• Van Kleef, G., & Van Lange, P.A.M. (2008).  What other’s disappointment may do to selfish people:  Emotion and social value orientation in a negotiation context.  Personality and Social Psychology Bulletin, 34, 1084-1095. [pdf]
  • Van Lange, P. A. M., Bekkers, R., Chirumbolo, A., & Leone, L. (2012).  Are conservatives less likely to be prosocial than liberals?  From games to ideology, political preferences and voting.  European Journal of Personality, 26, 461-473. [pdf]
  • Van Prooijen, J. W., De Cremer, D., Van Beest, I., Stahl, T., & Van Lange, P. A. M. (2008).  The egocentric nature of procedural justice:   Social value orientation as moderator of reactions to decision-making procedures.  Journal of Experimental Social Psychology, 44, 1303-1315. [pdf]
  • Van Prooijen, J. W., Stahl, T., Eek, D., & Van Lange, P. A. M. (2012).  Injustice for all or just for me:  Social value orientation predicts responses to own and other's procedures.  Personality and Social Psychology Bulletin, 38, 1247-1258.  [pdf]

Psychology of soccer

  • Schippers, M., & Van Lange, P. A. M. (2006). Superstition as a psychological placebo in top sport. Journal of Applied Social Psychology, 36, 2532-2553. [pdf]
  • Van der Meij, L., Almela, M., Hidalgo, V., Villada, C., IJzerman, H., Van Lange, P. A. M., & Salvador, A. (2012).  Testosterone and cortisol release among Spanish soccer fans watching the 2010 World Cup Final. Plos One 7(4): e34814. doi:10.1371/journal.pone.0034814 [pdf]
  • Van der Meij, L., Klauke, F., Ludwig, Y., Moore, H. L., Alemla, M., & Van Lange, P. A. M. (2015).  Football fan aggression:  The importance of low basal cortisol and a fair referee.   PlosOne, 10(4), e0120103. [pdf]
  • Verburgh, L., Scherder, E. J. A., Van Lange, P. A. M., & Oosterlaan, J. (2014).  Executive functioning in highly talented soccer player. PLoS ONE 9(3): e91254. [pdf]
     

TRUST

  • Balliet, D., & Van Lange, P. A. M. (2013).  Trust, punishment, and cooperation across 18 societies:  A meta-analysis.  Perspectives on Psychological Science, 8, 363-379 .[pdf]
  • Balliet D., & Van Lange, P. A. M. (2013).  Trust, conflict, and cooperation:  A meta analysis.  Psychological Bulletin, 139, 1090-1112. [pdf]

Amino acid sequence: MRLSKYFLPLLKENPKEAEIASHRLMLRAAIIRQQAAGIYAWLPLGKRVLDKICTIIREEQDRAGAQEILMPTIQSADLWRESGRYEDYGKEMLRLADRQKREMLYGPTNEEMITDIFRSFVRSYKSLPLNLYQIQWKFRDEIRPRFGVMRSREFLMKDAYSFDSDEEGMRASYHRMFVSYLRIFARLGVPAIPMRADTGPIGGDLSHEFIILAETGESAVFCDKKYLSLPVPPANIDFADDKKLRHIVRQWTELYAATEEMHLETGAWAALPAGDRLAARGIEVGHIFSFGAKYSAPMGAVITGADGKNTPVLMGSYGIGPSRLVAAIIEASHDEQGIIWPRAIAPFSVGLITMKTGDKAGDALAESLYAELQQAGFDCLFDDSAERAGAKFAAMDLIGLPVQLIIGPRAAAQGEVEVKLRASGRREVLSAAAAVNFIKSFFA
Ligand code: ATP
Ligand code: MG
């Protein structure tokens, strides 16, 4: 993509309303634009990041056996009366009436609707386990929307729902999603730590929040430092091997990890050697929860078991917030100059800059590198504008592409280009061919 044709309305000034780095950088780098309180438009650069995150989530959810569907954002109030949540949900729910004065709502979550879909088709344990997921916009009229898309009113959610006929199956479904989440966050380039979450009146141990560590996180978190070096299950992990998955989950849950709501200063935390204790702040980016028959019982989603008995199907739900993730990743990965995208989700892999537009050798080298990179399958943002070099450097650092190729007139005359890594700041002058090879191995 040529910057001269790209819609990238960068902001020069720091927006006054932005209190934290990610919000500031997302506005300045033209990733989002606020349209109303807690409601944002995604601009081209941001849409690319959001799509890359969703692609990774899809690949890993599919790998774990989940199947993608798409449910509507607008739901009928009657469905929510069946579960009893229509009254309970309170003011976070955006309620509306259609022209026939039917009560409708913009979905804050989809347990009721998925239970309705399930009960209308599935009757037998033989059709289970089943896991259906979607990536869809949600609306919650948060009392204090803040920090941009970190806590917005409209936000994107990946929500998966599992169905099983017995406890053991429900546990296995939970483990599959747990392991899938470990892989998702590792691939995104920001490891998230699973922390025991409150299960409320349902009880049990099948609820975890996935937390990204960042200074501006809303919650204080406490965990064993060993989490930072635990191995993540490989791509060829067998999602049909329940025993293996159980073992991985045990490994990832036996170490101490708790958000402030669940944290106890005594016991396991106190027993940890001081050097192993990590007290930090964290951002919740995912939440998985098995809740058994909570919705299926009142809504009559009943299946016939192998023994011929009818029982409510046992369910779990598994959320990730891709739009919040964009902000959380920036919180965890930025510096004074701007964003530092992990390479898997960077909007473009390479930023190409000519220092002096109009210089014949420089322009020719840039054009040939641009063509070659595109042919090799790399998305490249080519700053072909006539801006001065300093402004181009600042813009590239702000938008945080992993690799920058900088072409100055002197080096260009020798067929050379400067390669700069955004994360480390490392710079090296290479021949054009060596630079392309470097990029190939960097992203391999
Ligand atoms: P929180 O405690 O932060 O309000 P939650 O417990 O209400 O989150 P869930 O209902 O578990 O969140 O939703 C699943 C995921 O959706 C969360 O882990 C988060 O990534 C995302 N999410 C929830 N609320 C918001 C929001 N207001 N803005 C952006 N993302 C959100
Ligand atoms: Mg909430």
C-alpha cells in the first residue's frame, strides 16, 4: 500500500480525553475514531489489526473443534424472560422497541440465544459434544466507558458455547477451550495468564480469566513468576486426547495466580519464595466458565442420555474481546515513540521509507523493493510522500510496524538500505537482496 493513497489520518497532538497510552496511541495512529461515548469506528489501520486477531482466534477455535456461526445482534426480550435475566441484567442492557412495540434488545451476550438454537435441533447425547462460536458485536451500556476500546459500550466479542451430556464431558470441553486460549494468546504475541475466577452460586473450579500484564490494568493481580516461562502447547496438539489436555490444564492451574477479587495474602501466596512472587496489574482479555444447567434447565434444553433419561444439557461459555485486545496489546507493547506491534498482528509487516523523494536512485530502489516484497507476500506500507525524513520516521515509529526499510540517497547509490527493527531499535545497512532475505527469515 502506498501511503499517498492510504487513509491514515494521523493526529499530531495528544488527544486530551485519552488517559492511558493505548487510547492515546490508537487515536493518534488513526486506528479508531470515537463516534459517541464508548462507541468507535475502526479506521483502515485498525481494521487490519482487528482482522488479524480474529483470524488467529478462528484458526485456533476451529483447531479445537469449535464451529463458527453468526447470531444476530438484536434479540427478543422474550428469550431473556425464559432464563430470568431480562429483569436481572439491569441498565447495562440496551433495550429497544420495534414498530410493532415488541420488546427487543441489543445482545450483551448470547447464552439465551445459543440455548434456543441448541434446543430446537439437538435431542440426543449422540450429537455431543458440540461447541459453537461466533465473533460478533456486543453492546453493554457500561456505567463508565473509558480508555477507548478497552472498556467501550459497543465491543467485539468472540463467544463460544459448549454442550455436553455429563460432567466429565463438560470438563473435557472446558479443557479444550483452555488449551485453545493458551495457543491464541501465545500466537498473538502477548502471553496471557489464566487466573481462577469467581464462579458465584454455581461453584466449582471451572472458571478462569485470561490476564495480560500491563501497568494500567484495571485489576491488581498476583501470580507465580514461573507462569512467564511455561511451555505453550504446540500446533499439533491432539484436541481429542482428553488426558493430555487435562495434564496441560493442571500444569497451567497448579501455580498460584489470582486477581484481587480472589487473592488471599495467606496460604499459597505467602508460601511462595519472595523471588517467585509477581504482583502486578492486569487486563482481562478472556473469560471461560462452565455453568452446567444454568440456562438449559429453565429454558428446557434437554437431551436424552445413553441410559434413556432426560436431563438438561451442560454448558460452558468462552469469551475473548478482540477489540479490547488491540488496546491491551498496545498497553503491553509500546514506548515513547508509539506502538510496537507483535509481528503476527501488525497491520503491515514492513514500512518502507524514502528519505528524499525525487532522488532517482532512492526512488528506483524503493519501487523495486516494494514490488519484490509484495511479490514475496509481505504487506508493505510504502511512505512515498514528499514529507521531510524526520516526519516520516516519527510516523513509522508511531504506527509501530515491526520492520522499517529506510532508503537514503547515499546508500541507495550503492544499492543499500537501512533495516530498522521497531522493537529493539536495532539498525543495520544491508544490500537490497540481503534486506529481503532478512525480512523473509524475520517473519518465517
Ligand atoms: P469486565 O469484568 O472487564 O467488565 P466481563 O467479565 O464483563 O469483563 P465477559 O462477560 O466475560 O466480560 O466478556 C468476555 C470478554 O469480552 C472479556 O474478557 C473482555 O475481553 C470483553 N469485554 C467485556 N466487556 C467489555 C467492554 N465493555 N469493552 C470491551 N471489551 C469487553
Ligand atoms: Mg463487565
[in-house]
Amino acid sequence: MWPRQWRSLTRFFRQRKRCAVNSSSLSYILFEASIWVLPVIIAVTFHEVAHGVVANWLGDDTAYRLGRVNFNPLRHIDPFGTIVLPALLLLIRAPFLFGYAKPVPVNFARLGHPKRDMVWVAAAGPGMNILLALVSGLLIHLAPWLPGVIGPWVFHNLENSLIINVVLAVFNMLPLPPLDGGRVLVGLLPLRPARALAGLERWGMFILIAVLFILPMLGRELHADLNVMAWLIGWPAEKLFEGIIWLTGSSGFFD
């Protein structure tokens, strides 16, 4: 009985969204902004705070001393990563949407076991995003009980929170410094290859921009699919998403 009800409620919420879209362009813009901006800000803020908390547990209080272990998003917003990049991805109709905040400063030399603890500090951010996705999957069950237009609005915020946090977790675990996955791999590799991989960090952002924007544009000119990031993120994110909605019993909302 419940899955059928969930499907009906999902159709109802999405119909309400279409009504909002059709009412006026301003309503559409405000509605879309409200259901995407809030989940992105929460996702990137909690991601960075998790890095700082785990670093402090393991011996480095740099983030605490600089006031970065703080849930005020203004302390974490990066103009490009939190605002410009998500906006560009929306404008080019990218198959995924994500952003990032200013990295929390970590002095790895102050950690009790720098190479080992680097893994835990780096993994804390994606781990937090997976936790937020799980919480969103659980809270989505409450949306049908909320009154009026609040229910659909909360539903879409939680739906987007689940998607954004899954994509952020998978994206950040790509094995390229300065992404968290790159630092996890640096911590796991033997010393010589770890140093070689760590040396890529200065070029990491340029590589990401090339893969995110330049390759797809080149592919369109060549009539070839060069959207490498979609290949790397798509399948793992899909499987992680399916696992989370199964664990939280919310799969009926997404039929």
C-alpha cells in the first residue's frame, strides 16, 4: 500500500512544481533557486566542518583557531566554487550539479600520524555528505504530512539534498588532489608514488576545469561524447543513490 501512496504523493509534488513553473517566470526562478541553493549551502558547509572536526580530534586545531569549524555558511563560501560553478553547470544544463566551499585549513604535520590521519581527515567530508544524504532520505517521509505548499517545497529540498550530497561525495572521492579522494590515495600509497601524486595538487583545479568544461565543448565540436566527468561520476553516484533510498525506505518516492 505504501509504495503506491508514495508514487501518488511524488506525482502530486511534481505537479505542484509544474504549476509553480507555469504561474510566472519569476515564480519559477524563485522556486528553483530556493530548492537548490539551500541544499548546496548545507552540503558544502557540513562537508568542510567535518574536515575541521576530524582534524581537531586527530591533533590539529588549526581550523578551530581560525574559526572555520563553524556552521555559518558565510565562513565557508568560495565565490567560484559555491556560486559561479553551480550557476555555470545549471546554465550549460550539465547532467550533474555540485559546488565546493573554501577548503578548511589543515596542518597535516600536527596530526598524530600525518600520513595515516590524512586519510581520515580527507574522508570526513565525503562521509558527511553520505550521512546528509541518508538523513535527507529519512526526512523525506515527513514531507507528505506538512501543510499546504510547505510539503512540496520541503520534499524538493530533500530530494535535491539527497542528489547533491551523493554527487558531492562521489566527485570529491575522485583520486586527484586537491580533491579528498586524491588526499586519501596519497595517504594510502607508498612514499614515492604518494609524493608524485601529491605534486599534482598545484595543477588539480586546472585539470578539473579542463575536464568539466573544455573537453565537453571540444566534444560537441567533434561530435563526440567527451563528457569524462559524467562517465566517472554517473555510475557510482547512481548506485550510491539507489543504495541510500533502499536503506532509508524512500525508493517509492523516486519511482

• Parks, C. D., Joireman, J., & Van Lange, P. A. M. (2013). Cooperation, trust, and antagonism: How public goods are promoted.  Psychological Science in the Public Interest, 14, 119-165.   [pdf]
  • Van Lange, P. A. M., Vinkhuyzen, A.A.E., & Posthuma, D. (2014). Genetic influences are virtually absent for trust.  PLoS ONE 9(4): e93880. [pdf]
  • Van Lange, P. A. M., Finkenauer, C., Popma, A., & Van Vugt, M. (2011).  Electrodes as a social glue: Measuring heart rate promotes giving in the trust game.  International Journal of Psychophysiology, 80, 246-250. [pdf]

Cognition and perceived superiority in relationships

  • Agnew, C. R., Van Lange, P. A. M., Rusbult, C. E., & Langston, C. A. (1998). Cognitive interdependence: Commitment and the cognitive representation of close relationships. Journal of Personality and Social Psychology, 74, 939-954. [pdf]
  • Rusbult, C. E., Van Lange, P. A. M., Yovetich, N. A., Wildschut, T., Verette, J. (2000). Perceived superiority in close relationships: Why it exists and persists. Journal of Personality and Social Psychology, 79, 521-545. [pdf]
  • Van Lange, P. A. M., Rusbult, C. E., Semin-Goossens, A., Görts, C. A, & Stalpers, M. (1999). Being better than others, but otherwise perfectly normal. The similarity and uniqueness bias in close relationships. Personal Relationships, 6, 269-289. [pdf]
  • Van Lange, P. A. M., & Rusbult, C. E. (1995). My relationship is better than - and not as bad as - yours is: The perception of superiority in close relationships. Personality and Social Psychology Bulletin, 21, 32-44. [pdf]